Zagreb has a daily market selling fresh fruit and vegetables, cheeses and a few trinkets
The twin towered cathedral looms over the town
A dramatic looking water feature

We walked up to the Upper Town, the old Zagreb. There Catherine wandered into St Marks church.

Its colourful tiled roof, constructed in 1880, has the medieval coat of arms of Croatia, Dalmatia and Slavonia on the left side, and the emblem of Zagreb on the right.
The 14th century Gothic portal

I have decided to stay out of churches as a silent protest to institutional religion. While I waited, I was told off by a policeman with a gun for sitting on the steps of some official looking building.

Not dissimilar to the man with the gun….

We thought we would try the National Natural History Museum. Disappointingly there was no English signage at all meaning we learnt nothing… apparently it’s due a big makeover in 6 months – at least our ticket donations will go to a good cause, it is in dire need!

A courtyard full of sculptures in the old town
Of course we were met by a couple of feline locals
Catherine looking for a restaurant with good reviews and no smoke…challenging

Then we started the long painful process of finding somewhere to eat where cigarettes weren’t going to be waved in our face and the menu featured some thing a little fresh and interesting. Finally we found a lovely little cafe in the leafy grounds of the Museum of Archaeology.

Resplendent after a huge beef and egg salad
Catherine about to explore some of the old pillars and statues in the grounds
Parasols make fabulous shades in nearby Park Zrinjevac
Park Zrinjevac
Beautiful flowers outside the Croatian Academy of Sciences and Arts
Headaches at the Bank of Zagreb?

We were ready to leave mid afternoon, the first capital city we have ever run out of motivation to explore that quickly.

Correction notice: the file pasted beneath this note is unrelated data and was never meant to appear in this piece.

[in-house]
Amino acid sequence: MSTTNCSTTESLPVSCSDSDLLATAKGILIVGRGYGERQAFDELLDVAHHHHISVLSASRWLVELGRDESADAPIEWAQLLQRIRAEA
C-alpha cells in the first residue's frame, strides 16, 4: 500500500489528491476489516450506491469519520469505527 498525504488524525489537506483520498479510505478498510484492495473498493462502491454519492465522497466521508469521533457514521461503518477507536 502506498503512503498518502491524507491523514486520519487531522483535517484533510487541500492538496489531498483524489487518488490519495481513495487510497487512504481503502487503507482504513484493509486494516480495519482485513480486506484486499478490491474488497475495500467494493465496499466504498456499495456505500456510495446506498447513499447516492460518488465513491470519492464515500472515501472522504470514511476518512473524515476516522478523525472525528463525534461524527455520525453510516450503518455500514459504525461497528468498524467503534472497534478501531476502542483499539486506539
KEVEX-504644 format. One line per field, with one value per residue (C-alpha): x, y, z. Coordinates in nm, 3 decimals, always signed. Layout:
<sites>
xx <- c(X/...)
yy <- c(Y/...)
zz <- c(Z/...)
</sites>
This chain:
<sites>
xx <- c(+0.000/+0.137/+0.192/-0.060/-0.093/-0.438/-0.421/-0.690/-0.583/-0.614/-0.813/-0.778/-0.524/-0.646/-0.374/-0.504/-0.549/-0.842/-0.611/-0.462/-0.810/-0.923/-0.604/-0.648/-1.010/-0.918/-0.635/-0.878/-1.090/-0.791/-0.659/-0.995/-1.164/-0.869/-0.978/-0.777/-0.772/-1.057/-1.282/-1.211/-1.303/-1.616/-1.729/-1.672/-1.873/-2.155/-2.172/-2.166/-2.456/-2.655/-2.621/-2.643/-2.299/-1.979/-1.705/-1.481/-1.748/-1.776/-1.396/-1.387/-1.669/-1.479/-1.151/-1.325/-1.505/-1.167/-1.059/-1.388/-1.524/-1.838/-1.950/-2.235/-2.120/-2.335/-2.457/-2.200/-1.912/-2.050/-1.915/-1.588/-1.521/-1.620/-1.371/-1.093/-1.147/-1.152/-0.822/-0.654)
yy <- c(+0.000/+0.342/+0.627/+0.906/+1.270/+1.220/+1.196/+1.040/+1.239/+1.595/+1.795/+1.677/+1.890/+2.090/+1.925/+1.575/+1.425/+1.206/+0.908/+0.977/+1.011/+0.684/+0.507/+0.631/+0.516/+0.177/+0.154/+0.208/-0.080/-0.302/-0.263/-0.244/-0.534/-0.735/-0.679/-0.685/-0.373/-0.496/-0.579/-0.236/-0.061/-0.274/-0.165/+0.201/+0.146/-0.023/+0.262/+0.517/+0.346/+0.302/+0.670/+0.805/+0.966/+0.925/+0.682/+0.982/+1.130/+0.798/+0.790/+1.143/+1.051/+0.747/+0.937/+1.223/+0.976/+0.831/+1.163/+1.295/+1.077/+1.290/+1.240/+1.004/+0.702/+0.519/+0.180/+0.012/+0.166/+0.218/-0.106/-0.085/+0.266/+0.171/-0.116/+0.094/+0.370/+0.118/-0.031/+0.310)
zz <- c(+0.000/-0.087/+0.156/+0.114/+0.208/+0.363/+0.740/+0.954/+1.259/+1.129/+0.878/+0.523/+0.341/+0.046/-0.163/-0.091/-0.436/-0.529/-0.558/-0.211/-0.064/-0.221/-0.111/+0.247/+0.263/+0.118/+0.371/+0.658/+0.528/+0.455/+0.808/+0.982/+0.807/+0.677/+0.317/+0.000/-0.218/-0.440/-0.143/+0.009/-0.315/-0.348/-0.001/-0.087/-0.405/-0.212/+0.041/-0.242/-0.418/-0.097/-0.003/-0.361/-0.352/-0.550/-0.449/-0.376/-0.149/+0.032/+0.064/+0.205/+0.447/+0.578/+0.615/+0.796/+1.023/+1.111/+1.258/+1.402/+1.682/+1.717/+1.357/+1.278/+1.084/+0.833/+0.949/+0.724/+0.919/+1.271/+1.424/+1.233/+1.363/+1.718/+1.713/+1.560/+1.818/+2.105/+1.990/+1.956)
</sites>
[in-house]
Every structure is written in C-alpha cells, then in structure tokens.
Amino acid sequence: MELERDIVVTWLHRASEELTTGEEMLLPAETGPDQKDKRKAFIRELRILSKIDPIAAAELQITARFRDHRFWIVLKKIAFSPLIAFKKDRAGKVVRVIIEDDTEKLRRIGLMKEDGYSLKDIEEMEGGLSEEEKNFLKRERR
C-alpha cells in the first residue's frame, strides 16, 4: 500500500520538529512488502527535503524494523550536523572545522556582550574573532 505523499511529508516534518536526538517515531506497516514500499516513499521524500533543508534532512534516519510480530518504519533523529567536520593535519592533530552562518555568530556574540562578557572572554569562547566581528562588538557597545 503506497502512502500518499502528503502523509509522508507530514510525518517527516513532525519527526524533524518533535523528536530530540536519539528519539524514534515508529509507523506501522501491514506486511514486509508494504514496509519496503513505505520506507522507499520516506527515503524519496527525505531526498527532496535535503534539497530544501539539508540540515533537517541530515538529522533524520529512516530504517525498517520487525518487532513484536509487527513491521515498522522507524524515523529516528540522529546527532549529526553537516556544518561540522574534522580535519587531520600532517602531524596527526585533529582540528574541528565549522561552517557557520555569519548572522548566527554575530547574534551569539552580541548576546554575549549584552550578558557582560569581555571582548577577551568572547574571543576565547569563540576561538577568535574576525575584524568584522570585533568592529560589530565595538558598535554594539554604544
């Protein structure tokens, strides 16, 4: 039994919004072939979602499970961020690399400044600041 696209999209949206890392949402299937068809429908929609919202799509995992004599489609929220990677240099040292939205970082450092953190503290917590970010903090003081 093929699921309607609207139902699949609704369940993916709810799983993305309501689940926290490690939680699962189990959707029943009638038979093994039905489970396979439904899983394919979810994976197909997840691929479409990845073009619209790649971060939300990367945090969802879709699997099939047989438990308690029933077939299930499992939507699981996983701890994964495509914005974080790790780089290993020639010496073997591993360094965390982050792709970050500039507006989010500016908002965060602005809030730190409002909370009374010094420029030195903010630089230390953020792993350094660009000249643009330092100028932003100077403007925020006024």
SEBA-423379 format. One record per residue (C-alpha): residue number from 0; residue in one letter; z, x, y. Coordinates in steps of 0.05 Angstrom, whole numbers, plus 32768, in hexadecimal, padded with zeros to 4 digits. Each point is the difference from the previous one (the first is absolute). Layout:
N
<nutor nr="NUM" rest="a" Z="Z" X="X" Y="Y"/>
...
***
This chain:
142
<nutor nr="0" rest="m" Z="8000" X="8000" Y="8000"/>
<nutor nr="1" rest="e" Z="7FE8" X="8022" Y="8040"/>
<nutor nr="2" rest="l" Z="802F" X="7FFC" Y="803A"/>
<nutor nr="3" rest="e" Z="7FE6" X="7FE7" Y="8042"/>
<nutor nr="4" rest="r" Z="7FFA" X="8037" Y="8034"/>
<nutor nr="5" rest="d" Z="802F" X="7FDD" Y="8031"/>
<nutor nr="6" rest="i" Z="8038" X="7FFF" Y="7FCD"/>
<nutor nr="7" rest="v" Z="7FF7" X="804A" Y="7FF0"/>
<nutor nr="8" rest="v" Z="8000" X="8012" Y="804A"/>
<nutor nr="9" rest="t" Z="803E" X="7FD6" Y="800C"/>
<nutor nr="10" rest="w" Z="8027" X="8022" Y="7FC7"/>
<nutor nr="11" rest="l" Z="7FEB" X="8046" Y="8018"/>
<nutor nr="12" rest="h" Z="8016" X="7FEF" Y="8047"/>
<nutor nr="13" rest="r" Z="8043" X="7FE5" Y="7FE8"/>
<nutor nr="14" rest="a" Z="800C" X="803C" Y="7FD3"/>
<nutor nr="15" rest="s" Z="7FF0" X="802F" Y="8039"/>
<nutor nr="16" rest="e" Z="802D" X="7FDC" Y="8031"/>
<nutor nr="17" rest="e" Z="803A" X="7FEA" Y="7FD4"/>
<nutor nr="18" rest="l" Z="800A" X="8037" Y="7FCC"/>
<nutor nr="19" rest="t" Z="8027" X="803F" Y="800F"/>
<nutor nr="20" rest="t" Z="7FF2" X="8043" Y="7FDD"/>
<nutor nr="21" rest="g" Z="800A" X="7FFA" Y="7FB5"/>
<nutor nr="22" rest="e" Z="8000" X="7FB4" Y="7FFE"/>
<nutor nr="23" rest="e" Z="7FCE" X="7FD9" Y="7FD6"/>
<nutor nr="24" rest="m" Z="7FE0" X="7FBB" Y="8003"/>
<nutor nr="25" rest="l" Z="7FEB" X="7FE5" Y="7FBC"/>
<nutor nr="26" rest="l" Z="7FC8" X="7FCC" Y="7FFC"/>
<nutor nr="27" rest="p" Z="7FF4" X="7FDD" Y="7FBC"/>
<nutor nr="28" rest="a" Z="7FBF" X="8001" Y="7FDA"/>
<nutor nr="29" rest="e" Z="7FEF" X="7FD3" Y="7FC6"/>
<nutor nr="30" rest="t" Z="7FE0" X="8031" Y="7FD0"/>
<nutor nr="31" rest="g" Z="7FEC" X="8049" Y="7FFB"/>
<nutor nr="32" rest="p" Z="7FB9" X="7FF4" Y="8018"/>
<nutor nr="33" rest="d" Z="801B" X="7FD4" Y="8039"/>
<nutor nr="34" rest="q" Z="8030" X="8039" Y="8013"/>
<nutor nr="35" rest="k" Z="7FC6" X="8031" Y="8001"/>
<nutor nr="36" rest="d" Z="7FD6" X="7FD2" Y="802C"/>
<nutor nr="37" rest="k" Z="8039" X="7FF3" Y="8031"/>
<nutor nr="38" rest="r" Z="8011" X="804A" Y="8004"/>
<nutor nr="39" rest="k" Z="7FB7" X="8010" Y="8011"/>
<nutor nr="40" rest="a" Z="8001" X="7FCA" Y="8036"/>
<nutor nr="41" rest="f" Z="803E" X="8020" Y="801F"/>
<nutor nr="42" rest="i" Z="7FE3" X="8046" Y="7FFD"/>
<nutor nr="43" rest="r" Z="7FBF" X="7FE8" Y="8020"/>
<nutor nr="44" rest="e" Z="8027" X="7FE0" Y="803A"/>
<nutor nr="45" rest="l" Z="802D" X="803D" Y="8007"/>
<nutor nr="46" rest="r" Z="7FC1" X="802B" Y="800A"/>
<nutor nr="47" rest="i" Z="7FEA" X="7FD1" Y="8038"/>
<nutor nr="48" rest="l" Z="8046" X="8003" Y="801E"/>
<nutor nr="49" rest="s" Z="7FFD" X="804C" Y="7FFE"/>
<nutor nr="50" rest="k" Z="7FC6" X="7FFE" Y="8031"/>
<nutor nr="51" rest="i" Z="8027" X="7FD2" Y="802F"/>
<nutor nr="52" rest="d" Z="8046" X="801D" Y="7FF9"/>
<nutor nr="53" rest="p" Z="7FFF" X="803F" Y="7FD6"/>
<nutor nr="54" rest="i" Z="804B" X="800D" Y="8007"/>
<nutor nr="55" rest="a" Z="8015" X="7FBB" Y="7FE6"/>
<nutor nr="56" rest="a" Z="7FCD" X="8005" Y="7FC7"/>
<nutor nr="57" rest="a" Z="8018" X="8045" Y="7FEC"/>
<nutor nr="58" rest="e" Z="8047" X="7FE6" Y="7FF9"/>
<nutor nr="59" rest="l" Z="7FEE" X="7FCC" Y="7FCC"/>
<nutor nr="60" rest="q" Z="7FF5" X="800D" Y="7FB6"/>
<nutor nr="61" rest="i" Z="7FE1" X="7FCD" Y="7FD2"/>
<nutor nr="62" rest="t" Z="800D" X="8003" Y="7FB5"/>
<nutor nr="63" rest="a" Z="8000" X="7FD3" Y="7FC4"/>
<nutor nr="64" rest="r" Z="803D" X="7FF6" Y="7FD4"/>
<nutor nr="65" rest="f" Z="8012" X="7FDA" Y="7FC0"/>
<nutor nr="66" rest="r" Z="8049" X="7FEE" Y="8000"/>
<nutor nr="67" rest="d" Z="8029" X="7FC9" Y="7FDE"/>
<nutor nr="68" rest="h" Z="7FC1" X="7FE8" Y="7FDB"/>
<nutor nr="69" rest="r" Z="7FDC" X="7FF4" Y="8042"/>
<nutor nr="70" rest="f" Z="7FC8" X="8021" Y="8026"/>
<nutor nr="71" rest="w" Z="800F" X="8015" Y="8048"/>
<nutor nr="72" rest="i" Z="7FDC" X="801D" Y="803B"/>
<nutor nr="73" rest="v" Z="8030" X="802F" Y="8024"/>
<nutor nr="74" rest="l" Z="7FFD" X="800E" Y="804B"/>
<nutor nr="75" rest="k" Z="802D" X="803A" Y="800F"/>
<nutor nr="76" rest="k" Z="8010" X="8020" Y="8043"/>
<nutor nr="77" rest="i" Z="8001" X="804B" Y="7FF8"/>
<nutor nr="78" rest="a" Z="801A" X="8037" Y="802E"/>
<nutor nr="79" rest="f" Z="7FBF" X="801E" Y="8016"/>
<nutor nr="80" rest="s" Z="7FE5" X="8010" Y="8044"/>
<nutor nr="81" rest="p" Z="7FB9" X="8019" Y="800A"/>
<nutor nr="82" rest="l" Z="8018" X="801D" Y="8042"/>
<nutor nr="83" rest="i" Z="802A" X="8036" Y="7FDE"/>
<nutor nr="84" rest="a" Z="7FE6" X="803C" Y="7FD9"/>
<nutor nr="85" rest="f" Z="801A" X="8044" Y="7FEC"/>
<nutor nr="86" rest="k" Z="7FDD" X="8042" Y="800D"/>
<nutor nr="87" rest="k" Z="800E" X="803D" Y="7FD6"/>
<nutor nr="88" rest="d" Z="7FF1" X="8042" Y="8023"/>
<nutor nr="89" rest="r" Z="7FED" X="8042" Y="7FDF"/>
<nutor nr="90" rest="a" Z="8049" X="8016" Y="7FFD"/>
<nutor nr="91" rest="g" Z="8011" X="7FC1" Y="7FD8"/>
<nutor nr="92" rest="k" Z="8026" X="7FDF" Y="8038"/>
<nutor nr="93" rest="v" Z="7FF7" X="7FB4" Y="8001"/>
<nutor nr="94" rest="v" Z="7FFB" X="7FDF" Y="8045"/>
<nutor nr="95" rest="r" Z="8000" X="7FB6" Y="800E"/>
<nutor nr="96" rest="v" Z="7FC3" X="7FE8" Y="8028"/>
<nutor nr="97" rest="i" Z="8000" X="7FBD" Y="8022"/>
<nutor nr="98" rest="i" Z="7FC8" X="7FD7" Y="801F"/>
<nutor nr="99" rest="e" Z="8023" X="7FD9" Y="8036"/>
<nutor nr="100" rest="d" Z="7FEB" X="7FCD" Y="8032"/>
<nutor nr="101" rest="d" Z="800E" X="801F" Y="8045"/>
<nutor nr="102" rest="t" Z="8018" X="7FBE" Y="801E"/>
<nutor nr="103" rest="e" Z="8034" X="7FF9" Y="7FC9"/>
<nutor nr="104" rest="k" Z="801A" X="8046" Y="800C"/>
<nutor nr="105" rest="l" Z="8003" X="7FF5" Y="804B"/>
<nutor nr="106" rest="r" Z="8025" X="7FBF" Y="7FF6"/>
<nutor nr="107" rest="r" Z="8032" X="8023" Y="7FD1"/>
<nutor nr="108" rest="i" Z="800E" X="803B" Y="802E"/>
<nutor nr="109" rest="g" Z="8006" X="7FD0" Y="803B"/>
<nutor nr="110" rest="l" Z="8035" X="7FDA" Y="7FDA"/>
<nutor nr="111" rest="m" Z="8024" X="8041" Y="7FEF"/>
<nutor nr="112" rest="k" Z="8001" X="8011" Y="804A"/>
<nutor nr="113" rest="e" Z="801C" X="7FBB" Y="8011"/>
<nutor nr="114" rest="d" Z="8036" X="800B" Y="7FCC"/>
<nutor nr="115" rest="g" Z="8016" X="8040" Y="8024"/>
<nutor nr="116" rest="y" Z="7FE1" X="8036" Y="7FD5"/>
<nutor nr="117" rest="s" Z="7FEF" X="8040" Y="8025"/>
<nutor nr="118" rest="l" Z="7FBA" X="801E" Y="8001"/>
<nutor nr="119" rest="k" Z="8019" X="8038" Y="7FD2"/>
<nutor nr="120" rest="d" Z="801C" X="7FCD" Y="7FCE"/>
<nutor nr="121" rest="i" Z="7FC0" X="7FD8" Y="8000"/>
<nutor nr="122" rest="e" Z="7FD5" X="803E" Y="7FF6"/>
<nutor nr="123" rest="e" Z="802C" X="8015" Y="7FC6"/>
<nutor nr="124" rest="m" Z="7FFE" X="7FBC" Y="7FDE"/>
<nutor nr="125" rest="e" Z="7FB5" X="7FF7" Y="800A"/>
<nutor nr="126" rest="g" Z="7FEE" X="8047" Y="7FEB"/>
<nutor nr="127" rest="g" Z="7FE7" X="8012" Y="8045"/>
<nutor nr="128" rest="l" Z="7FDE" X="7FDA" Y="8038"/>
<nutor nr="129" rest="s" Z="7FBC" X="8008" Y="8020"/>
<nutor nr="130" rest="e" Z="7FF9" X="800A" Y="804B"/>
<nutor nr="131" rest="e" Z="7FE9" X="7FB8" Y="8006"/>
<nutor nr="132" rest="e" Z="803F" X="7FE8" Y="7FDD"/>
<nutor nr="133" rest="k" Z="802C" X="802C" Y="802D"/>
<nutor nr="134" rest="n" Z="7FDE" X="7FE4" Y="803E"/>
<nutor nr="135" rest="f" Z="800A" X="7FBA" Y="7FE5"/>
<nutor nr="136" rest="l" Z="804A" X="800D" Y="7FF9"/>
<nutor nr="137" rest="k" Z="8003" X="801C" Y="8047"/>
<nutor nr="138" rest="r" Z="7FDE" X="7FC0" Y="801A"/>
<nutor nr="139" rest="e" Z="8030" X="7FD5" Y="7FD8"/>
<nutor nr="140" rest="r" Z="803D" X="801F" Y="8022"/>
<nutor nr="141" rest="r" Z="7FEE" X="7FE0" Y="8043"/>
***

The electric tram which took us back to the bus station – keeps fumes out of the city centre

So it’s back to our lovely camp ground in the country and a snooze!

9 – 10 July: Birds of prey lead us to more Roman ruins

Author: Mrs A

Location: Sokorlarski Raptor Centre and Zadar, Croatia

Tuesday: Departing camp in the morning, we headed to the Sokolarski Raptor Centre, just a fifteen minute drive from where we were staying. The centre is completely run by volunteers and funded with donations and visitors like us.

They are the only centre in Croatia which is set up to rescue birds of prey, restore them to health and release them – or in the case where they cannot be released (eg they are with humans too long) then they care for them lifelong. Injuring a bird of prey in Croatia is punishable by imprisonment, so they also are responsible for being the CSI of the bird world, identifying what or who may have killed a bird.

It wasn’t long before a keeper’s talk began. It is clear that everyone working here is passionate about the birds they are caring for, and educating people about them.

The talk was conducted in English – this guy endearingly called as all ‘darlinks’

We were first introduced to the largest owl in the world, the Eurasian Eagle Owl. This female had been hand reared from a chick, so could never be released back into the wild.

Eurasian Eagle Owl – those claws can grip 50kg of pressure per square millimetre – she could easily take down a young deer for example.

A volunteer was sought to demonstrate some particular characteristics…and of course one is found….

I am introduced to our feathery friend